The astute analysis found in “Tiger Woman on Wall Street” goes far deeper than the hyped-up numbers of Chinese GDP growth, currency reserves, or self-made millionaires. Li’s accurate and vivid description of China’s cultural fabric and its economy makes this a must read for anyone interested in the country’s economy and its people.

“Tiger Woman on Wall Street” is available from the McGraw-Hill Companies in print and in Amazon Kindle format.

via Book Review: ‘Tiger Woman on Wall Street’: photo 2

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Chinese Bamboo Strips Revealed as First Known Times Table

23 January, 2014 at 07:37 | Posted in archaeology, Chinese culture, Science | Leave a comment



By Cassie Ryan
Epoch Times

Scientists in China have aligned fragments of bamboo with Chinese calligraphic writing on it to recreate a mathematical device used 2,300 years ago, making it the world’s oldest known decimal multiplication table.

In 2008, the researchers at Tsinghua University in Beijing received almost 2,500 decrepit bamboo strips from a donor, who had bought them at a market in Hong Kong. They date back to about 305 B.C. from the Warring States period before China was unified in the Qin Dynasty.

Each strip was around 0.3-0.5 inches wide and up to 20 inches long with a vertical line of calligraphy in black ink.

Twenty-one of the strips were marked with only numbers, and formed a matrix structure when arranged correctly. The top row and right-hand column contain the same 19 numbers (from right to left and top to bottom–0.5, the numbers 1 to 9, and multiples of 10 from 10 to 90.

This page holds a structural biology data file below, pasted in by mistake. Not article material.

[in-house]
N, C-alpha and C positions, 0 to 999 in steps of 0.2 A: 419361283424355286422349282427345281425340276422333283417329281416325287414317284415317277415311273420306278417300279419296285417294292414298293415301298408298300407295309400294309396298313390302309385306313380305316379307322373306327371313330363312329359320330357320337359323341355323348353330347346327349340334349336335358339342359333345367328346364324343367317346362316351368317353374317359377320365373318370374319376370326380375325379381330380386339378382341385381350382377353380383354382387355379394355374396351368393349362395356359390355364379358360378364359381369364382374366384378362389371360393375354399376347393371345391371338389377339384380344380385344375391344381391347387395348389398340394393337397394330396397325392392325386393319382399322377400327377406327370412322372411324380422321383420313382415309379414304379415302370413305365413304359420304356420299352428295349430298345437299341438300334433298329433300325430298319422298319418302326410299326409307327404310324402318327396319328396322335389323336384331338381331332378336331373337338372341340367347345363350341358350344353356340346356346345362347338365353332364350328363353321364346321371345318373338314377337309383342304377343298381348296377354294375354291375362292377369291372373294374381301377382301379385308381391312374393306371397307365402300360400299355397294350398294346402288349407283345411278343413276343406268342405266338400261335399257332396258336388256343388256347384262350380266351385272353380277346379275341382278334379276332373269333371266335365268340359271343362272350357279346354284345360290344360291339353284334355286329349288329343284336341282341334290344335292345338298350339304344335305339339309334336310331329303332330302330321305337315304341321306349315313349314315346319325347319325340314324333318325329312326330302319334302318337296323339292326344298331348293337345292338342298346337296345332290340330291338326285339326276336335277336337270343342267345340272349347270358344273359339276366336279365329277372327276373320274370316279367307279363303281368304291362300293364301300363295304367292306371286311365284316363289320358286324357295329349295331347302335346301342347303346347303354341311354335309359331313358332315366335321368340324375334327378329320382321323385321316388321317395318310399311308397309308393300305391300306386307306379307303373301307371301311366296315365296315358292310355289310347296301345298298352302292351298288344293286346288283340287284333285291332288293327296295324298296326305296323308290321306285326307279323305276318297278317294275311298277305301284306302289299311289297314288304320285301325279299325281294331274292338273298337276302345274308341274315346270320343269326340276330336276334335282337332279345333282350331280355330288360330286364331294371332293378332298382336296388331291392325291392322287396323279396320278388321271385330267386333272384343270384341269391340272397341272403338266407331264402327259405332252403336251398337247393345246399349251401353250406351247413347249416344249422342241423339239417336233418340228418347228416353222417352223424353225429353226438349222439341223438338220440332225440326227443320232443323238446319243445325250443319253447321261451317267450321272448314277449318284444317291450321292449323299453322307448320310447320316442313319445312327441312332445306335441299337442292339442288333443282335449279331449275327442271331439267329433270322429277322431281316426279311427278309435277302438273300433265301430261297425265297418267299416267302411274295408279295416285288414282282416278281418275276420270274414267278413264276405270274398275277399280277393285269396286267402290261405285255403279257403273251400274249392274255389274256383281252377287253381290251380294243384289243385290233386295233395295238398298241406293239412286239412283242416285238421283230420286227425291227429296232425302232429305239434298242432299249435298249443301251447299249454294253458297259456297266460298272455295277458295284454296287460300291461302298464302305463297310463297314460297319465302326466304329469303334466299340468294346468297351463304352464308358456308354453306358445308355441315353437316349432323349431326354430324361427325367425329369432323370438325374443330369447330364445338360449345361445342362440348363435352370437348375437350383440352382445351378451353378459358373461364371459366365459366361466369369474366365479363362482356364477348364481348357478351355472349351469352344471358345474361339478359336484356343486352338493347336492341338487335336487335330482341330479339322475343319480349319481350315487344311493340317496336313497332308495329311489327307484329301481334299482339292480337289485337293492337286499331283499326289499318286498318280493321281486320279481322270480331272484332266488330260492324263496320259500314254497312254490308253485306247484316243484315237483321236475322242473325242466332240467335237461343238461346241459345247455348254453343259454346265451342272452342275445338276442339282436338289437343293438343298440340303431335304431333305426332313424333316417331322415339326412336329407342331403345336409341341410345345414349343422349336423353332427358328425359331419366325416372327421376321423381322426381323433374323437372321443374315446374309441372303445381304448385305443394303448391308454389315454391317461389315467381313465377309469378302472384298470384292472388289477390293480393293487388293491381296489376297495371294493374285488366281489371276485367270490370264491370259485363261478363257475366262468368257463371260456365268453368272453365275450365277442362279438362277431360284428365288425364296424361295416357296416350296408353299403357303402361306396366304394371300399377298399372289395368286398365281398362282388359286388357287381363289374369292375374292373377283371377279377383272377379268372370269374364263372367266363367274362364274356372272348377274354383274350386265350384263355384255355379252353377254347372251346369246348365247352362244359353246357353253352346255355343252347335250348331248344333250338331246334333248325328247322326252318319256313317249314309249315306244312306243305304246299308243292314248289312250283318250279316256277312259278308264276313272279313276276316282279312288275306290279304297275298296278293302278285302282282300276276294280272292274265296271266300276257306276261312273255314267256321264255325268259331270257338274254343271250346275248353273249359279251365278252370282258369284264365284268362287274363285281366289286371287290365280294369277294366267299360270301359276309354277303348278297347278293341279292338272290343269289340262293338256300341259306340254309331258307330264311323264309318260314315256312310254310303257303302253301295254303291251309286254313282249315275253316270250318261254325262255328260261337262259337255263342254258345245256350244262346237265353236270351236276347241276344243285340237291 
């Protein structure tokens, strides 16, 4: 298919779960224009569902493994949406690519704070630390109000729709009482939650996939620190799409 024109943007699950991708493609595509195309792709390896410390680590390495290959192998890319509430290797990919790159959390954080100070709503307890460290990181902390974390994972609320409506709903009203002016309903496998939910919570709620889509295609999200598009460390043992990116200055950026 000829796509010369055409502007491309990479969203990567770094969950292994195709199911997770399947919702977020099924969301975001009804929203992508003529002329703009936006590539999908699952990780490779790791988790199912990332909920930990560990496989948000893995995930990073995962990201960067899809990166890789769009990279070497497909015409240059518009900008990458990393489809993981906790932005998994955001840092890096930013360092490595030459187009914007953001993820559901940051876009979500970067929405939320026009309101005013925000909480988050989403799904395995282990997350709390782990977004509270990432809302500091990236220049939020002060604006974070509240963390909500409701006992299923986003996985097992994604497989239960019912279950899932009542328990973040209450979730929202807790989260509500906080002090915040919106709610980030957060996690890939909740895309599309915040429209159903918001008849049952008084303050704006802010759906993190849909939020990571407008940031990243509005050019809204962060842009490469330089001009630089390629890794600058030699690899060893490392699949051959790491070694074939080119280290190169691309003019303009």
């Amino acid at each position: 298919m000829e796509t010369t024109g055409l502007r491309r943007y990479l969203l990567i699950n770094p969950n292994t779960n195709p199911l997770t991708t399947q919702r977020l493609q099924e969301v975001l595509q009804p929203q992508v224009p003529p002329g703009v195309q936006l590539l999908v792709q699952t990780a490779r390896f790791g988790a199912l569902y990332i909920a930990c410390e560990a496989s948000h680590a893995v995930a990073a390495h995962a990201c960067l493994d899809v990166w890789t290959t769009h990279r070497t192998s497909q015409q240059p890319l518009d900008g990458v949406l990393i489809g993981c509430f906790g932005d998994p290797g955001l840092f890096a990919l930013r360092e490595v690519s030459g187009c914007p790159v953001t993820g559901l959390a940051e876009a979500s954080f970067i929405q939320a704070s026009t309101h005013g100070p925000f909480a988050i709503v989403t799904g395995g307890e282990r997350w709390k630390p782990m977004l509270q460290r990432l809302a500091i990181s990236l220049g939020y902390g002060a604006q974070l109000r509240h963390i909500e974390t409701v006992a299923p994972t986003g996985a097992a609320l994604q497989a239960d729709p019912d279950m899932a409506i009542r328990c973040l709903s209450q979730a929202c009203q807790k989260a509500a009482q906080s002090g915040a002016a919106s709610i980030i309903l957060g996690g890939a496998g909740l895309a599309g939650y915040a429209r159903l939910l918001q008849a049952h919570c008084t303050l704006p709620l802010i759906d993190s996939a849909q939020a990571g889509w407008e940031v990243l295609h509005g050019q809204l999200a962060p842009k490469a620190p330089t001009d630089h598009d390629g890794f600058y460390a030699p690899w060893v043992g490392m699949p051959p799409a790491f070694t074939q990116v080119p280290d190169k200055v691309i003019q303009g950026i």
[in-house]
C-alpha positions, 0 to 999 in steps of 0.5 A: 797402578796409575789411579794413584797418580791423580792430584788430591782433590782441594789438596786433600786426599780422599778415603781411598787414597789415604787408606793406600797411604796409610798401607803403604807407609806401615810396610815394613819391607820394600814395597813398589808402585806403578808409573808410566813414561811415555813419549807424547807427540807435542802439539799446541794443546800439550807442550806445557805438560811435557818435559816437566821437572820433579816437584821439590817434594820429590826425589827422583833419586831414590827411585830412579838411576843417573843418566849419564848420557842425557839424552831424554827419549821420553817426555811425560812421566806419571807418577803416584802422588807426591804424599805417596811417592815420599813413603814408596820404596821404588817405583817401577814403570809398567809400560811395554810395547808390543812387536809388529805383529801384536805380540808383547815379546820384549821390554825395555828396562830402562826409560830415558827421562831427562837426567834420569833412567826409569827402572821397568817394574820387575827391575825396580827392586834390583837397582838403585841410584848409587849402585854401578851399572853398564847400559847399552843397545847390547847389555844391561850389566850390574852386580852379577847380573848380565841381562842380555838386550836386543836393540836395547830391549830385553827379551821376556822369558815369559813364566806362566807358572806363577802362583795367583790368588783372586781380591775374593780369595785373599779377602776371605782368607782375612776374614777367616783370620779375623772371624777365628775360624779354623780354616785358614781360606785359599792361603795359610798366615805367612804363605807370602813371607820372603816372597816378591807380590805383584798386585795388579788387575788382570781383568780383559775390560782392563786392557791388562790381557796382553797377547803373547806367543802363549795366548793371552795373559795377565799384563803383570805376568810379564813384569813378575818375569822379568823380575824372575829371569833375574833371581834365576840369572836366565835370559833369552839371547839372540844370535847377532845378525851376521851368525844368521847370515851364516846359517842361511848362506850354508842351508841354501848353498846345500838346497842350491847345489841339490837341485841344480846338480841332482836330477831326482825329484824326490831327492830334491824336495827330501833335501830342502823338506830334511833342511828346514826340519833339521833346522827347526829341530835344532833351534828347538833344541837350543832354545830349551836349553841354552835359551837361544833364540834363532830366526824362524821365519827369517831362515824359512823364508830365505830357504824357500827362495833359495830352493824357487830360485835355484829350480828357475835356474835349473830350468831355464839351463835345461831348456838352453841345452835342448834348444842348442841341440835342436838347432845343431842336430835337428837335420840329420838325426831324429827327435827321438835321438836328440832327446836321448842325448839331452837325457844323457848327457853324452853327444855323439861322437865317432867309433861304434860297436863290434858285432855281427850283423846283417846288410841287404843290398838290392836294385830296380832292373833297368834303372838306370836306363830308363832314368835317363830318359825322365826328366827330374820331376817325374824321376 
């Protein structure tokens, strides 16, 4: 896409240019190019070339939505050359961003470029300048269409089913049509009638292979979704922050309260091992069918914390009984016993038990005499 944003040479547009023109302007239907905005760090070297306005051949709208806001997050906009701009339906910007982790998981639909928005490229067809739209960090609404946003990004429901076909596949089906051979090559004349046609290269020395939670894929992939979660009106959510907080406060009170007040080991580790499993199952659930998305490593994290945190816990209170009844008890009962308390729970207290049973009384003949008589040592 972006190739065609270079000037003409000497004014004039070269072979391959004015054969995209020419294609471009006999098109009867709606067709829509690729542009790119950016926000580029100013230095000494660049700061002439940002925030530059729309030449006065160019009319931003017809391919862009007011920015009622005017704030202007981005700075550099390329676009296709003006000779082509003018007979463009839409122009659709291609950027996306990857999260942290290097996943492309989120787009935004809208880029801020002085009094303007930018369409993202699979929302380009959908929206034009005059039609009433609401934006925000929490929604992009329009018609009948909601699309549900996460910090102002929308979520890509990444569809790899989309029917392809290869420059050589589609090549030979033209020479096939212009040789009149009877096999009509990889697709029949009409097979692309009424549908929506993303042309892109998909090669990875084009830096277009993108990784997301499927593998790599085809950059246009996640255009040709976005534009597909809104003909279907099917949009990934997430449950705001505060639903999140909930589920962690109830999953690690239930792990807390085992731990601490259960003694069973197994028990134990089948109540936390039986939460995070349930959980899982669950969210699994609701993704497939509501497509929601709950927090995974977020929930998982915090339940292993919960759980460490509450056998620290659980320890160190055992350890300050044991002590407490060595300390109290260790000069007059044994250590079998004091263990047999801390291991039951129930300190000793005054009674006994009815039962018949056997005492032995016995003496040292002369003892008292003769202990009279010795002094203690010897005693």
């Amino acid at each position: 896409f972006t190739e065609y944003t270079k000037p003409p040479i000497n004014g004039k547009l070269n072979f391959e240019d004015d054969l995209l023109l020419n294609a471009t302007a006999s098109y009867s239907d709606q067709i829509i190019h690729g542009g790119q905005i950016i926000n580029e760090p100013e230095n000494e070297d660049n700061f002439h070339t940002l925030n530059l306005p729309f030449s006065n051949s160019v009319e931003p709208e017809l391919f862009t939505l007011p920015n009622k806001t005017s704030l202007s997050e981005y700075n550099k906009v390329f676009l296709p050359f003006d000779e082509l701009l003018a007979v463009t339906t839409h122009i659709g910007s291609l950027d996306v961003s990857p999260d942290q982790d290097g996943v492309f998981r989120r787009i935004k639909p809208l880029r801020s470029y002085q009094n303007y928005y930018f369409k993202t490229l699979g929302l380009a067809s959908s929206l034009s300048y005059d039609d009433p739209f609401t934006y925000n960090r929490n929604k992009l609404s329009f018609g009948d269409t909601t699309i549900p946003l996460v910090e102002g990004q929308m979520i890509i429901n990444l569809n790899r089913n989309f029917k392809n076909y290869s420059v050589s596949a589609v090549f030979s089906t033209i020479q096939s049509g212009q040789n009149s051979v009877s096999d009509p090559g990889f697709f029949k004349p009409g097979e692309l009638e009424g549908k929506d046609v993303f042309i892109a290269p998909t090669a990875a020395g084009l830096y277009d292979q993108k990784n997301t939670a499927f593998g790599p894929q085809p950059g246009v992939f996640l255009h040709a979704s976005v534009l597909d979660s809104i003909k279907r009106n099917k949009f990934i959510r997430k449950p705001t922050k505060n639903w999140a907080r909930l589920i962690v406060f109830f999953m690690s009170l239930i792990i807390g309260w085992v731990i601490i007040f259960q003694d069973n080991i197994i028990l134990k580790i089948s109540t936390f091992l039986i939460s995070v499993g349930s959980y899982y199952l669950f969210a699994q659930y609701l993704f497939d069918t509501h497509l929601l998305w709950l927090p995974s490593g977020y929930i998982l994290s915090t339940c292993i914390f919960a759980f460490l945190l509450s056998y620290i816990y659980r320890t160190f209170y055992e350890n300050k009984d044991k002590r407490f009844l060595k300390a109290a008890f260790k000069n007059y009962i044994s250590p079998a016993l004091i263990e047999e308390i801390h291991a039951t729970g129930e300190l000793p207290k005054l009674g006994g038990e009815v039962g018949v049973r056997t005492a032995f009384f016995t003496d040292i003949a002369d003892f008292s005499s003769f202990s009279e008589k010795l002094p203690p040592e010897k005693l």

“The strips were all mixed up because the strings that used to tie each manuscript together to form a scroll had long decayed,” said researcher Li Junming, according to the journal Nature, adding that it was “like putting together a jigsaw puzzle” because some parts were broken and others were missing. “It’s effectively an ancient calculator.”

The matrix can be used in several ways, for example the entries where each row and column meet are the results of multiplying those numbers, and any whole or half integer between 0.5 and 99.5 can be calculated.

The team think the system may have been used by officials to calculate land surface area, crop yields, and taxes. “We can even use the matrix to do divisions and square roots,” historian Feng Lisheng told Nature. “But we can’t be sure that such complicated tasks were performed at the time.”

“Such an elaborate multiplication matrix is absolutely unique in Chinese history,” he added. Previously, the earliest known Chinese tables were used during the Qin Dynasty from 221 to 206 B.C.

via Chinese Bamboo Strips Revealed as First Known Times Table: photo 2